Danny Cullenward and Andy Coghlan describe what happened in "Structural oversupply and credibility in California’s carbon market," which appears in The Electricity Journal (June 2016, 29, pp. 7-14). (The article isn't freely available on-line, but many readers can probably obtain access through library subscriptions.) But the broader issue here goes beyond the California auctions and should be a concern to anyone who advocates a cap-and-trade approach to reducing carbon emissions. A couple of years ago, prices for carbon allowances in the European Union carbon trading market also dropped dramatically. Is what went wrong in the California cap-and-trade market for carbon emissions related to what happened in the EU--and do these experiences point to an underlying problem with this approach?
Here are a couple of figures from Cullenward and Coghlin about the recent California experience. The first figure shows how many carbon allowances remained unsold after each auction since 2011. The solid line shows unsold allowances for current carbon emissions. The auction also sold allowances for emissions up to three years in the future, which are shown with the lighter bars. You can see that in the past, most of the allowances were sold, but not the pattern changes in early 2016.
This figure shows prices of carbon allowances in California. The darker line shows the price in the secondary market for buying carbon allowances in California. The shaded area shows the price floor for the state auctions--that is, the state would not accept a lower price than this level. The price in the secondary market had been hovering just above the state price floor for a couple of years, and then in 2016, buying carbon allowances in the secondary market became cheaper than the price floor in the state auction--which is why so many carbon allowances went unsold in the May 2016 auction. The authors describe it this way:
"The history of California’s carbon market can be separated into four phases: (a) an initial speculative trading period prior to the first quarterly auction; (b) an intermediate phase following the launch during which the market regulator informally indicated its goal of relaxing cross-border resource shuffling regulations; (c) a period of stability following the formal adoption of resource shuffling reforms, with secondary prices stable at a small transaction cost above the auction price floor; and (d) a new phase in which government-run auctions fail to sell all available allowances and secondary market prices fall below the auction price floor."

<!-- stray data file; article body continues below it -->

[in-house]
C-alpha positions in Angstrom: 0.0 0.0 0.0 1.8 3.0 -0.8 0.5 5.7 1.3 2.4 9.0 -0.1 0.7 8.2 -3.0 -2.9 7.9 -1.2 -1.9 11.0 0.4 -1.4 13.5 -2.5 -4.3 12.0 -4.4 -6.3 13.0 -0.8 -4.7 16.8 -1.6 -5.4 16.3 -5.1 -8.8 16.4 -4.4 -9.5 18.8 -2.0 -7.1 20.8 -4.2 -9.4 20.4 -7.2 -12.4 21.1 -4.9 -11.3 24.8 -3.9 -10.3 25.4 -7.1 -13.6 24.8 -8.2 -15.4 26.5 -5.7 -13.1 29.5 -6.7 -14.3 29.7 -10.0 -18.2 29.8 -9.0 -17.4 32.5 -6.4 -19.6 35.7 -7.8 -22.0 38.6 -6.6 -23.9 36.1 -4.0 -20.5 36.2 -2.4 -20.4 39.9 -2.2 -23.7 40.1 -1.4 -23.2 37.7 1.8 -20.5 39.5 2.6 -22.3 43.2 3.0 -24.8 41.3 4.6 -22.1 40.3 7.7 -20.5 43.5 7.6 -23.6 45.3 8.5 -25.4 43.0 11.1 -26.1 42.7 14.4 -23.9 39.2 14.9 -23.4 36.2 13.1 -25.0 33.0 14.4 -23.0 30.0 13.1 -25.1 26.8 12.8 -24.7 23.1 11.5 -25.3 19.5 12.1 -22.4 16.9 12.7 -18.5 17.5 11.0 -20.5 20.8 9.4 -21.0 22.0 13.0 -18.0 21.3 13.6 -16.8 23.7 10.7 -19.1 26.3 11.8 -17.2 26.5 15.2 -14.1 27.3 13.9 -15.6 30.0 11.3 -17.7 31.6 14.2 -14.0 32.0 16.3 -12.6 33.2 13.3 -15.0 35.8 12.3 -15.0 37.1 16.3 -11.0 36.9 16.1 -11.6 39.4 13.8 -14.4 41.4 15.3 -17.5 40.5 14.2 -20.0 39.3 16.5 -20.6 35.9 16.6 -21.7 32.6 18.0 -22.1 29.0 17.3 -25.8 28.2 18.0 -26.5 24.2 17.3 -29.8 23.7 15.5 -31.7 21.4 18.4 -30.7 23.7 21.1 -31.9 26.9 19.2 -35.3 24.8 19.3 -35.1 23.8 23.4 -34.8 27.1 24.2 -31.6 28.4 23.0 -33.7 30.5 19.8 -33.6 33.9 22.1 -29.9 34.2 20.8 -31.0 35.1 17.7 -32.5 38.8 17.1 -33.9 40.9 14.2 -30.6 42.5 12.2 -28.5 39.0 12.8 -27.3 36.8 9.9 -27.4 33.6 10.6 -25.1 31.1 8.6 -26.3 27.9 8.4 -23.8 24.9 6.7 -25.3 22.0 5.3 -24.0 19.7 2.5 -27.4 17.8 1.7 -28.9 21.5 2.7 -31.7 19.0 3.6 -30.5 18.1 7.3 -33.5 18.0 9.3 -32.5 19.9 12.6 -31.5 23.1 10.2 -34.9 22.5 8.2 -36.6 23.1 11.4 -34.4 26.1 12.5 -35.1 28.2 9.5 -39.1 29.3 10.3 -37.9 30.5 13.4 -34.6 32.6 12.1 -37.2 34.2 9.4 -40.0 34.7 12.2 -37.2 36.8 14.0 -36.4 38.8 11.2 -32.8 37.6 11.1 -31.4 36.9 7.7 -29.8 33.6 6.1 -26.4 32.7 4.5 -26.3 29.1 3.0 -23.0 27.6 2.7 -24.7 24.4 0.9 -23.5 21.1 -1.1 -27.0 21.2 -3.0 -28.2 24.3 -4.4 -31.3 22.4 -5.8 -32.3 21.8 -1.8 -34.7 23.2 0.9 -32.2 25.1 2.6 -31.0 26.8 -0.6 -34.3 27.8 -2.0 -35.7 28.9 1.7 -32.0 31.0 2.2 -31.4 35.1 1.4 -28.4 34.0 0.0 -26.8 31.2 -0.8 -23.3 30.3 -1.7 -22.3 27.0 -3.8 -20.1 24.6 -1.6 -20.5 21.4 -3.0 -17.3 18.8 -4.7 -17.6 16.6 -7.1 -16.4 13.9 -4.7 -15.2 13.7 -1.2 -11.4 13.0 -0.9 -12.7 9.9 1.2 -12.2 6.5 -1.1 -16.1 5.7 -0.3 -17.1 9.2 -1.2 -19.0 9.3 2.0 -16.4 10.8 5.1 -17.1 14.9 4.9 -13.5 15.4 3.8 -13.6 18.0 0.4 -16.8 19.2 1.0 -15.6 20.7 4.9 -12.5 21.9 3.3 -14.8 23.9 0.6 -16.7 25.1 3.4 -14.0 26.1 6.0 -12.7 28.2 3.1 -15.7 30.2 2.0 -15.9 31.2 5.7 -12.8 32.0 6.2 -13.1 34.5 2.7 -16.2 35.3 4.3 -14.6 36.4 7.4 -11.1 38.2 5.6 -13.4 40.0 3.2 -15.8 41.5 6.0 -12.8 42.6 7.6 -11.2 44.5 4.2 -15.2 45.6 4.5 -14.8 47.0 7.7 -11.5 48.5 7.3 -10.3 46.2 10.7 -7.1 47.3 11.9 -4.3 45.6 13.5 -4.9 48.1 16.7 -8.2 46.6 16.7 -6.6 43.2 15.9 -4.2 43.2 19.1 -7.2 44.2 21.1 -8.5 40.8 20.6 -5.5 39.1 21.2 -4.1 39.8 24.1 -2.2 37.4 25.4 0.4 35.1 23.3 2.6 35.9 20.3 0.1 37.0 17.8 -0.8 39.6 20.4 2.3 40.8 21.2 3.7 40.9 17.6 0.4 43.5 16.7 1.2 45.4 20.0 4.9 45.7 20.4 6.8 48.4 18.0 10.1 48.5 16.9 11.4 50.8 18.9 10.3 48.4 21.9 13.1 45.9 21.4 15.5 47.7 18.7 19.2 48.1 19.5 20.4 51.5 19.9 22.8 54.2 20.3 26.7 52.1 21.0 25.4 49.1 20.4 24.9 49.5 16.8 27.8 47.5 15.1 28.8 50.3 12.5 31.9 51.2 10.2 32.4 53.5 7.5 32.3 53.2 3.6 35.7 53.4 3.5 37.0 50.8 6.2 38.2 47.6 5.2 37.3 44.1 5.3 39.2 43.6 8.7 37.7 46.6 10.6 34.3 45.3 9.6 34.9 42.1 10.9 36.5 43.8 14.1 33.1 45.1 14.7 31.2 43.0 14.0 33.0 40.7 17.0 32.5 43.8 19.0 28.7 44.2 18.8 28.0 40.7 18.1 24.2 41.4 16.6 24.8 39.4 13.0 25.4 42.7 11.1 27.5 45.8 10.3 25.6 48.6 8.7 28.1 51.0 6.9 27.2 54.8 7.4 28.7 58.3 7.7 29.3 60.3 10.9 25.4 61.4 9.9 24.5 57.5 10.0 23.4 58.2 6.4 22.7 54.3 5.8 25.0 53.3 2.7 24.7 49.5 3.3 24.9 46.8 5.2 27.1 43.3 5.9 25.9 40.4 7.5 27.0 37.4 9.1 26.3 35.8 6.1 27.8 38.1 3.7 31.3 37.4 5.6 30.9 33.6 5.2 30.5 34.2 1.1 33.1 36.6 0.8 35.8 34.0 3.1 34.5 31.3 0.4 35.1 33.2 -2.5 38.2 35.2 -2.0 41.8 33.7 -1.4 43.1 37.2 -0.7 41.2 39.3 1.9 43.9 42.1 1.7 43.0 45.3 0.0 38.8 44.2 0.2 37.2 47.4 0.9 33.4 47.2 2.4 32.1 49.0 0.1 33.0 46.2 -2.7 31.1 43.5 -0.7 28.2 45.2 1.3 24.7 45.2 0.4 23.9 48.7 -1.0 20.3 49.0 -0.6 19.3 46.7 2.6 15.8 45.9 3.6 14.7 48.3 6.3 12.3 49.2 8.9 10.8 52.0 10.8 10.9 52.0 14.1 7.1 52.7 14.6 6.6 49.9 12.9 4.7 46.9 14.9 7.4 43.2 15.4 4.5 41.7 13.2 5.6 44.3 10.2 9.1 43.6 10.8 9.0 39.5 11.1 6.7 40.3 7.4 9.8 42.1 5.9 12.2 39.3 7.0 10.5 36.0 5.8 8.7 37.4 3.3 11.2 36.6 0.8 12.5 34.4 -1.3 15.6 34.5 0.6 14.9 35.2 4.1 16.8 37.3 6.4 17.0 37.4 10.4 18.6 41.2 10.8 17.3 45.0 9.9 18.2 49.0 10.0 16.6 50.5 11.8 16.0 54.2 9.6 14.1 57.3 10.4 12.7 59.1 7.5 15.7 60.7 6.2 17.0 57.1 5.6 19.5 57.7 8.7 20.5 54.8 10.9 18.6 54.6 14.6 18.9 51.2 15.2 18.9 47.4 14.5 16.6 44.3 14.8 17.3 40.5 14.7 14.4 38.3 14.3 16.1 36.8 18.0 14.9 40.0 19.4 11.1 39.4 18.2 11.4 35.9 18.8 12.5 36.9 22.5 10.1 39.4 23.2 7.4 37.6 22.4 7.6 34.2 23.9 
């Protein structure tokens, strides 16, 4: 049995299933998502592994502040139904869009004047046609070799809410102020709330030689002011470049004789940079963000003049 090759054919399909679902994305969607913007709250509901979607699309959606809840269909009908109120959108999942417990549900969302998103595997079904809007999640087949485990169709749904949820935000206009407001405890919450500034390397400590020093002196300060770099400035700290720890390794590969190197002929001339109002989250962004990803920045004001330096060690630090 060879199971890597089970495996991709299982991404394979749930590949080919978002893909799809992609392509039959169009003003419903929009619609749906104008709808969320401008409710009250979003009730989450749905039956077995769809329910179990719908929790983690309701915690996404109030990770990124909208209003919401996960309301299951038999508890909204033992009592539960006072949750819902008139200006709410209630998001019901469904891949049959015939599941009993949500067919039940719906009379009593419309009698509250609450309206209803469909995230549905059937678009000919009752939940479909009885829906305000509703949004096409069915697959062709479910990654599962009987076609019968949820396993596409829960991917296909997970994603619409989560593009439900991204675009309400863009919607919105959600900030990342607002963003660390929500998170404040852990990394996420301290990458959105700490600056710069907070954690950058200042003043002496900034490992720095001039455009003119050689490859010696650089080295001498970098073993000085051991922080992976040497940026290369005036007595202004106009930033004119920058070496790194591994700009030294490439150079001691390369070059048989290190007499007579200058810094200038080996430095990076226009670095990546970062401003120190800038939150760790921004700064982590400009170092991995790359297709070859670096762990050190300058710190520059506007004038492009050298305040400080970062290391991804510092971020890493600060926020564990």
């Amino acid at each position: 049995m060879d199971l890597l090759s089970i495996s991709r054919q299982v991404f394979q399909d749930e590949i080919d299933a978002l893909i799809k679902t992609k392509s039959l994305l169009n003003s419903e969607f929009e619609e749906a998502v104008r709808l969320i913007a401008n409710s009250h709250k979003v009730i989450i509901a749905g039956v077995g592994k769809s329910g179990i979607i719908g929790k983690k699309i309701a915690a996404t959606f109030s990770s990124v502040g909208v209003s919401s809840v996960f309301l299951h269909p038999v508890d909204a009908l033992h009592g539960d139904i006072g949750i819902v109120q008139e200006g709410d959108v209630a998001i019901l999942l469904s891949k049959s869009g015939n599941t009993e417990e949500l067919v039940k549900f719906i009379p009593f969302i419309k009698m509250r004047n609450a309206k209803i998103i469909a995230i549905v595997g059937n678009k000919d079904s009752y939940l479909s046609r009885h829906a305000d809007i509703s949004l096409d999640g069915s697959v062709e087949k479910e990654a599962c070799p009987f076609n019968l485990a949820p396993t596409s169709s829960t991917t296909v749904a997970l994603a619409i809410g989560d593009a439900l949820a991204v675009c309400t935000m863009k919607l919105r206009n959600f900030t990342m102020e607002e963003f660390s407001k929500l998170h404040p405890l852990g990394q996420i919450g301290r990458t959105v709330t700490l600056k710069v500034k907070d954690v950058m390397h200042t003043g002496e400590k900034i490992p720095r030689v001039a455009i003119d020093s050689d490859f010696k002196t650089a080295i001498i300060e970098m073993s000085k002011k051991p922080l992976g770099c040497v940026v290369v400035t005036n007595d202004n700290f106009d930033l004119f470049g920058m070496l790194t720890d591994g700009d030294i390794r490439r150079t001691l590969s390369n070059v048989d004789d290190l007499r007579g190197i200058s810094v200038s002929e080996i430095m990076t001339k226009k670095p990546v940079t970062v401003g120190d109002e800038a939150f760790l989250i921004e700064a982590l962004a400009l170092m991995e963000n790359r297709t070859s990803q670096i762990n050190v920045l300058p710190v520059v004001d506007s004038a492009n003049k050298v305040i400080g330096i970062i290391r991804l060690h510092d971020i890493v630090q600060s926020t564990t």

In addition, there are always issues that arise in the fine print of how carbon emissions are happening and what counts as a reduction in carbon emissions. In California, one of the issues involved electricity companies that received energy generated from out of state. When the 2006 law went into effect and the carbon market was looming in the near future, many California utilities started signing contracts with their out-of-state suppliers specifying that they were not buying the electricity from coal-burning generators, but only the electricity from natural gas-burning generators, hydroelectric power, and wind or solar. This "resource shuffling" meant that the California utilities could be legally credited with lower carbon emissions, although the actual way that electricity was generated didn't change. The state of California tried to pass various rules to limit this kind of resource shuffling.
Given these issues, a prominent group of California energy economists had forecast back in 2014 that, as Cullenward and Coghlin put it, "the most likely market outcome was a persistent condition in which the supply of compliance instruments (including both allowances and CARB-approved [California Air Resorces Board] carbon offset credits) would exceed market demand."
One final kicker is that the 2006 legislation had an end-date of 2020, and without new legislation, California apparently cannot plan for its carbon market to exist after that date. Thus, carbon emitters in California only need to figure out if they are likely to have sufficient allowances to make it through to 2020--and it certainly appears that plenty are available.
The issues with the European Union cap-and-trade market (which I discuss here) are different in details, but broadly similar. If you have a strict regulatory regime which is tamping down carbon emissions, demand will fall for carbon allowances in the market. If you allow carbon emitters to reduce their emissions with various kinds of offsets that involve signing contracts about what will happen in other places, demand will fall for carbon allowances in the market. If the legal and institutional future of the carbon market looks uncertain a few years off in the future, demand will fall for carbon allowances in the market. If a carbon cap-and-trade market is going to function as a way of reducing carbon emissions, the ability of legislators and regulators to manage these kinds of issues needs to be taken into account.